Fourth thing. Surprisingly enough, technologies do not exist just to be used. They exist to solve particular problems. (X)HTML exists to mark up hypertext, PNG and JPG exist to store graphics data, CSS exist to describe the page appearance, PHP and CGI to generate content dynamically. Therefore, if you find yourself using something just because you can, stop and think first about what you are trying to do, and only then about what you should use to do it. For example, entire Web page could be made out of PNG files included in (X)HTML file without single English word in it. This will sure do the job, but not only it will be harder to do, it will also increase bandwidth usage, scare away search engines, make it impossible to read the page on the text terminal and the Eternity knows what else. This goes not only for the Web development, and even not for development or IT at all, but it is the Web development where people tend to abuse technologies just too often. Take Macromedia Flash, for example. Surfing a Web site made entirely of it is just like walking in the forest without a map and blindfolded – you do not know neither where are you nor where are you going.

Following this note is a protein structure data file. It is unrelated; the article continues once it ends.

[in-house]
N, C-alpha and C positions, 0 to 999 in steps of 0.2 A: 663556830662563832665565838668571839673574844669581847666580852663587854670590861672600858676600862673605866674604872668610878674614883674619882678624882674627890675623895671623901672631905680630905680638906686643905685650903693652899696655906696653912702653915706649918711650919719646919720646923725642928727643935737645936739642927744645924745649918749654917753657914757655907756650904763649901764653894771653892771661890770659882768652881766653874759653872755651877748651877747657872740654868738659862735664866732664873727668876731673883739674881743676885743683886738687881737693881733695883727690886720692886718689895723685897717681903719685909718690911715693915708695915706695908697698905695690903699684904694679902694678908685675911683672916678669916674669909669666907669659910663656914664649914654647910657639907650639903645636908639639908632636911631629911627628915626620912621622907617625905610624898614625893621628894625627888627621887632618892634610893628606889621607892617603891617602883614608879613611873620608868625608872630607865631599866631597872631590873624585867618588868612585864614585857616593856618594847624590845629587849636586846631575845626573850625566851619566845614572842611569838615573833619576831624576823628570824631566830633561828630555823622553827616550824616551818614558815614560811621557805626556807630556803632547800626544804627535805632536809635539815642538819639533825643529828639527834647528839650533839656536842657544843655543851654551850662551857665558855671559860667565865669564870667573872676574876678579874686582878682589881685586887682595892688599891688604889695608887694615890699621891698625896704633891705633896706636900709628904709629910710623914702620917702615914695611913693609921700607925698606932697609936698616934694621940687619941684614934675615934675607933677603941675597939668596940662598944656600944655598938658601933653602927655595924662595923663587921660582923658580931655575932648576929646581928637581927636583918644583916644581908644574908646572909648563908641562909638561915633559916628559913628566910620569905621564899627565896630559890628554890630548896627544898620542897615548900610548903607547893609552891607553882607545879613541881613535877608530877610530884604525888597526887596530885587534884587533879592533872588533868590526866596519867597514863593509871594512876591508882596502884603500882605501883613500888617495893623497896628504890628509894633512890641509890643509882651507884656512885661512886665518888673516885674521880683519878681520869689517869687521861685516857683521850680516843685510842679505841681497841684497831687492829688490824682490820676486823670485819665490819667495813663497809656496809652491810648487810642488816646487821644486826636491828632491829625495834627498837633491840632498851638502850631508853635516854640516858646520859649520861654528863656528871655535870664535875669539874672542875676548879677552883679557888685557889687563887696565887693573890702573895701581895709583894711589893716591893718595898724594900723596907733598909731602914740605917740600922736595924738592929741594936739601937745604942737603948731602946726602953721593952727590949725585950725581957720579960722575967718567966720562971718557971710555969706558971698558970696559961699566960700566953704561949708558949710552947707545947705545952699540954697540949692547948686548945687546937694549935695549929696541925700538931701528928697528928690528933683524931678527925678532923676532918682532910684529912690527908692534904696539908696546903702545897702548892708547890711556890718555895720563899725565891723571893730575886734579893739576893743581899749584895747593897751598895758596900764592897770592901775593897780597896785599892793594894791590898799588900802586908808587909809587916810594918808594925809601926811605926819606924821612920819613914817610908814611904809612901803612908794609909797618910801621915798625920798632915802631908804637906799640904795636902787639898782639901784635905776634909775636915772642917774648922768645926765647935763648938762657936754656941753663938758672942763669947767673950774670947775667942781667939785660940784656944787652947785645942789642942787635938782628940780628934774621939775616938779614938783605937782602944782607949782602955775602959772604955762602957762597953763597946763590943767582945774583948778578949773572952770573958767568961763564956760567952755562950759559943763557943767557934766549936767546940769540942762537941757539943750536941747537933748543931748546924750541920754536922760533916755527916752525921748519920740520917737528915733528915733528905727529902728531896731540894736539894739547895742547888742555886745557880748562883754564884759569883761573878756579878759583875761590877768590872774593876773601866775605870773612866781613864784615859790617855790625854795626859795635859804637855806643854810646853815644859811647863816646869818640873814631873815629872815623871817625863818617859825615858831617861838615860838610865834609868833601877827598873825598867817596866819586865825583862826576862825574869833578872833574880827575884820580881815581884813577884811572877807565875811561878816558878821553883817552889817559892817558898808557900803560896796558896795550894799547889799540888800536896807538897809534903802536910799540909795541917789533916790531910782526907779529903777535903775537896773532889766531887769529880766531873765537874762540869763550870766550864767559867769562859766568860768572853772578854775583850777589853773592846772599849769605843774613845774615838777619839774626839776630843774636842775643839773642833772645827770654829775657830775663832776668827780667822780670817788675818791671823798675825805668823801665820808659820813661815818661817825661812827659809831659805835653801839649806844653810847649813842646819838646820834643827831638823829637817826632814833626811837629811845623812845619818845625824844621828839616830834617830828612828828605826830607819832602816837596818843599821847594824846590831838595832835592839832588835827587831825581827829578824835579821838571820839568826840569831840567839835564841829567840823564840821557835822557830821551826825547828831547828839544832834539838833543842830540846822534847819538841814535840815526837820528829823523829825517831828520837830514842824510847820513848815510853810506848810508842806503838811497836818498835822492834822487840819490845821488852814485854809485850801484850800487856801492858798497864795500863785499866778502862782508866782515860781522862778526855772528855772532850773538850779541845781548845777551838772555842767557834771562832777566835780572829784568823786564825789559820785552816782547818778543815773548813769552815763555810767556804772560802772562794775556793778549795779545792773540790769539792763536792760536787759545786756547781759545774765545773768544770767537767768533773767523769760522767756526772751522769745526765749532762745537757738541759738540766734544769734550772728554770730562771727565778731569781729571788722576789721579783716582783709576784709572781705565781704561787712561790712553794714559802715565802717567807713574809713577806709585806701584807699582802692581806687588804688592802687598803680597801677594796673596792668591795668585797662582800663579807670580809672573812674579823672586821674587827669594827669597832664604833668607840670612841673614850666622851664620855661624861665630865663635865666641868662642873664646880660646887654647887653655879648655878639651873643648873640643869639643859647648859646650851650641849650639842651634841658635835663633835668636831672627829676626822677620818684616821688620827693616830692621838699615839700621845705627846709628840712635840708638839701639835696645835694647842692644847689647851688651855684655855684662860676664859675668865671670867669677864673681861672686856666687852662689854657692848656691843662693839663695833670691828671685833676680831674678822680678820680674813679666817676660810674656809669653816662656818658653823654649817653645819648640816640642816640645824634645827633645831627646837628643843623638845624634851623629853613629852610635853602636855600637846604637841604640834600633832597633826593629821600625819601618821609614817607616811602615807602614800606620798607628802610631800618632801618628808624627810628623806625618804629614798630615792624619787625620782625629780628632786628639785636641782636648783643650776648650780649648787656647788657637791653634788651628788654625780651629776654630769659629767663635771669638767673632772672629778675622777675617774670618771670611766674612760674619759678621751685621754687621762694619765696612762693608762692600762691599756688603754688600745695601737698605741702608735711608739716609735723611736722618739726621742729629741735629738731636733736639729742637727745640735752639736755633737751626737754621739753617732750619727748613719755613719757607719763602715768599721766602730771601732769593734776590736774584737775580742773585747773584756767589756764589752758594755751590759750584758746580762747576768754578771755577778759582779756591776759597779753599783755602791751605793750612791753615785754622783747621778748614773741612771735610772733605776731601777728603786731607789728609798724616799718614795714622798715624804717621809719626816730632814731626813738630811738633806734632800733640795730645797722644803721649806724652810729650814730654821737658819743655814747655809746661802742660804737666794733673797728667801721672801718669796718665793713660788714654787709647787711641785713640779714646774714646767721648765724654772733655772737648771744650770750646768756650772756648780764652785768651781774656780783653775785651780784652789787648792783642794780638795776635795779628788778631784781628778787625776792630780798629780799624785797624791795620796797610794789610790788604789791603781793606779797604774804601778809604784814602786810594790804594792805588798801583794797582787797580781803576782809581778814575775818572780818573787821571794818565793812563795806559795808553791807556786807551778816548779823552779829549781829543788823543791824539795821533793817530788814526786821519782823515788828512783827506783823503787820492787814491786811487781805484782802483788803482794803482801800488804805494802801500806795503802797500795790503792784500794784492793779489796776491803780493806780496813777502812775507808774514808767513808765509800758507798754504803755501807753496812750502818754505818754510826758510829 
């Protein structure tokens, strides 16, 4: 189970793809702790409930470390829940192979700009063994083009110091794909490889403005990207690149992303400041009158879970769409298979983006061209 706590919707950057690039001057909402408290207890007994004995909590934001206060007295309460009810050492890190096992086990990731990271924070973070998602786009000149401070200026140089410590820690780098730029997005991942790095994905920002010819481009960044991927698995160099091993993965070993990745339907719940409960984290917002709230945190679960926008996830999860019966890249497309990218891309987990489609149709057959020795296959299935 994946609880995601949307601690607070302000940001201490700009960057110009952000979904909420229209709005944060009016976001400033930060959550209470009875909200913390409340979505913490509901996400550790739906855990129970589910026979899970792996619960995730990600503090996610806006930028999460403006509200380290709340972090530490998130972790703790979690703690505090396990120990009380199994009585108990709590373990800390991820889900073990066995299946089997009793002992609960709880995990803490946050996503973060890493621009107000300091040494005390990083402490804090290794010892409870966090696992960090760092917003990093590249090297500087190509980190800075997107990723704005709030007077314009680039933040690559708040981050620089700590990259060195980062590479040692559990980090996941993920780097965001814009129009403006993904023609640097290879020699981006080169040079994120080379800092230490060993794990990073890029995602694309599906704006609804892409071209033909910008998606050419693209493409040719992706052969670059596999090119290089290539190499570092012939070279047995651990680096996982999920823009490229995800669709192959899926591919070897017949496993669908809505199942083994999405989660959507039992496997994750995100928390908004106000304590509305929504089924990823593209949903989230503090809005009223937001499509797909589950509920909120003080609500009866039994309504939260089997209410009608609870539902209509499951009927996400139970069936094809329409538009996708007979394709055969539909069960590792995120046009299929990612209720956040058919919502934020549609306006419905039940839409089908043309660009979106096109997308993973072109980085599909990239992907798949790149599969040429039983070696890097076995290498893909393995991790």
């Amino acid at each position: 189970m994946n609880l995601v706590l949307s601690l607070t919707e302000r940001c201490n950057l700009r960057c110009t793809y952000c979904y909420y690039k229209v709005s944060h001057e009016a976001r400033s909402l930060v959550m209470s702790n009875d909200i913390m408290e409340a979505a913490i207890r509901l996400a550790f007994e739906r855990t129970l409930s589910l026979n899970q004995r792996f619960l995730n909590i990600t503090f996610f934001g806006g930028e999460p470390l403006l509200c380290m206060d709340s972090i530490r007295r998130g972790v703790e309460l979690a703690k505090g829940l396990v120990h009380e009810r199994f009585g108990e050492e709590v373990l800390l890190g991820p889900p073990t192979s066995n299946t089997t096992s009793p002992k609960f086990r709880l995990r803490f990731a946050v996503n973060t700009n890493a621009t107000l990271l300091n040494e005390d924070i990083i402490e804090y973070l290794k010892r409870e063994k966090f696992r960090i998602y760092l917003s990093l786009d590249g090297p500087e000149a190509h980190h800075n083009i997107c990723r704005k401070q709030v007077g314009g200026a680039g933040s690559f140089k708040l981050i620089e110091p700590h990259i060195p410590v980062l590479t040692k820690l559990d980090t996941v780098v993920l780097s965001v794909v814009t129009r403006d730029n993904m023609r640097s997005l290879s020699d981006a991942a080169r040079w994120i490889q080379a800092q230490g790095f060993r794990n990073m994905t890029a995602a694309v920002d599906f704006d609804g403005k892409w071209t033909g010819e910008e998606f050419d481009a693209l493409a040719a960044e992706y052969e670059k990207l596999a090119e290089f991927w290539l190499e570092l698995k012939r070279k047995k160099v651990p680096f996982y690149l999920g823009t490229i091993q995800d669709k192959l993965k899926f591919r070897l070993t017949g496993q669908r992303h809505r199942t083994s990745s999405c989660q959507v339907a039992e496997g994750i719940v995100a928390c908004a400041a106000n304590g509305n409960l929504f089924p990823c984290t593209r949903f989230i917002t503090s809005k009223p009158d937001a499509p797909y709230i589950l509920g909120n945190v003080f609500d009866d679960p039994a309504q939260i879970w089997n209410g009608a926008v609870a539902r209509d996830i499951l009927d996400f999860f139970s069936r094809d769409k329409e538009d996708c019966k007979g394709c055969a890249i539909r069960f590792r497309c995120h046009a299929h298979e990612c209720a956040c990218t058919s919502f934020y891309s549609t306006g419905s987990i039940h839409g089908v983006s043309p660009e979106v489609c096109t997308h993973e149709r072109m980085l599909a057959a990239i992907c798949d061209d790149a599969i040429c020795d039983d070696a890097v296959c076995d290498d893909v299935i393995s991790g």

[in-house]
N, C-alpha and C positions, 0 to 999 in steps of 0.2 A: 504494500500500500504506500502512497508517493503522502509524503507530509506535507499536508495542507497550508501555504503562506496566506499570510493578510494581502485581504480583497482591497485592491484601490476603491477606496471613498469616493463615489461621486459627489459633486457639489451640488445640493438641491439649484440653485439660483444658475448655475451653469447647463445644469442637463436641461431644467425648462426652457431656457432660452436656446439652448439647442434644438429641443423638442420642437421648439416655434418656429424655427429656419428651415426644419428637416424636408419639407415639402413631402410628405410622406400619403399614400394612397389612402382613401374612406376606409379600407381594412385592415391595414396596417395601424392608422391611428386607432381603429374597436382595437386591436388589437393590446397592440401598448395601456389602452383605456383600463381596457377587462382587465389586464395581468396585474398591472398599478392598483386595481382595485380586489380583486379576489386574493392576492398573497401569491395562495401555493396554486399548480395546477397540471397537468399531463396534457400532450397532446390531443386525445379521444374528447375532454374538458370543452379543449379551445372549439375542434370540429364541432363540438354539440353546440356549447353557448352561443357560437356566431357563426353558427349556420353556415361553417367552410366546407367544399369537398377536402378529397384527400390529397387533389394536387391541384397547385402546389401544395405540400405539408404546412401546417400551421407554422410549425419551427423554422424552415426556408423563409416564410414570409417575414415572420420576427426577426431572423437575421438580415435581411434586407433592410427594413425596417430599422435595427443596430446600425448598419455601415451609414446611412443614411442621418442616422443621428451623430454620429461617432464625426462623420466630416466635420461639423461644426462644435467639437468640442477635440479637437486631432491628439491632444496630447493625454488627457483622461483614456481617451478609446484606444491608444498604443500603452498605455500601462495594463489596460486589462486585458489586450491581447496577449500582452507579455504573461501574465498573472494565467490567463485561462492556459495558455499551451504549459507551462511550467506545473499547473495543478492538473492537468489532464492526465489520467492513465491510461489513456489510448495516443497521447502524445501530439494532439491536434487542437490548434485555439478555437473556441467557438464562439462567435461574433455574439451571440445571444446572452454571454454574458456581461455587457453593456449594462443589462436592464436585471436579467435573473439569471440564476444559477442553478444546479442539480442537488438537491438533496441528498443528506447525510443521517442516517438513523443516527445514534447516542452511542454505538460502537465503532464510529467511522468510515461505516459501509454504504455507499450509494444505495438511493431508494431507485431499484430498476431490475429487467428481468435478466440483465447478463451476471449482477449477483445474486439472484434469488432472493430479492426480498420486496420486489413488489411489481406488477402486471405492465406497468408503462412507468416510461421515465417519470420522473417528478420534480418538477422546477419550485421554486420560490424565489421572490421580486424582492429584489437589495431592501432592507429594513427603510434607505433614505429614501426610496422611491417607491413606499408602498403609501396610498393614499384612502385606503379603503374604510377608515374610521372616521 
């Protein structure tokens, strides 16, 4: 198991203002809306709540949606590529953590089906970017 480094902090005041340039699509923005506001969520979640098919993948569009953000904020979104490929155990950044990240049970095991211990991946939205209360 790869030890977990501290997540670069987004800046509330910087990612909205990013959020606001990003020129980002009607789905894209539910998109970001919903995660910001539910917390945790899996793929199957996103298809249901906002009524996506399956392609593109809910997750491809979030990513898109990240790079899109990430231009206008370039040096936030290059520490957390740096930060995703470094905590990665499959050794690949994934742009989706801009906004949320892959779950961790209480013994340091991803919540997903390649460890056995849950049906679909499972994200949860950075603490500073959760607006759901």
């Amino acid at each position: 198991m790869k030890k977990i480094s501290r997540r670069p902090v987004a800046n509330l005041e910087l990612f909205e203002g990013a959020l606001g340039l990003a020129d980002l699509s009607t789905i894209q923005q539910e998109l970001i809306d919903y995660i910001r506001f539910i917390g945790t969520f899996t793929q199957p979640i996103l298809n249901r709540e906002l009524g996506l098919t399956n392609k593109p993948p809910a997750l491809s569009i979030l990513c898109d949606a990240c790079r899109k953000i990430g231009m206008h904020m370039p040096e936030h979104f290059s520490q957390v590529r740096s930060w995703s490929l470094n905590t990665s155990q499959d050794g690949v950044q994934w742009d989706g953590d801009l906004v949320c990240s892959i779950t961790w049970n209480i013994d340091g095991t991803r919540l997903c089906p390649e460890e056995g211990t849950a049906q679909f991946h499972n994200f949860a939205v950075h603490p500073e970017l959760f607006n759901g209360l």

If somebody just does not know about these things, that is okay as long as he or she wishes to learn. But as for people who know, but do not care about it, I would kill them all right away if I could.

Unix philosophy: reuse! Popt example

One of the concepts of the Unix philosophy is code reusing. Never write anything that is already written. Never invent the wheel. If you are not happy with any of the existing wheels, try to modify one of those instead of writing your own.

So I was writing class QuaArg for parsing command-line arguments, knowing that there are already such things as getopt and getopt_long. I was doing that because I needed more portable thing – I needed it to work on Windows too, for example. And I am not even sure whether getopt_long will work on HP-UX, for example.

But then I realized that I was still doing something wrong. The very idea of reimplementing such common thing as command-line arguments parsing by myself started to seem more and more ridiculous to me. So I stopped and thought a bit. Okay, so I am in need of portable command-line argument parsing library. Is it hard to implement? Not. Plain standard C is more than enough. So, am I the only one who needs it? Probably not. Therefore, there must be something like portable getopt_long implementation! There is no way it would not exist!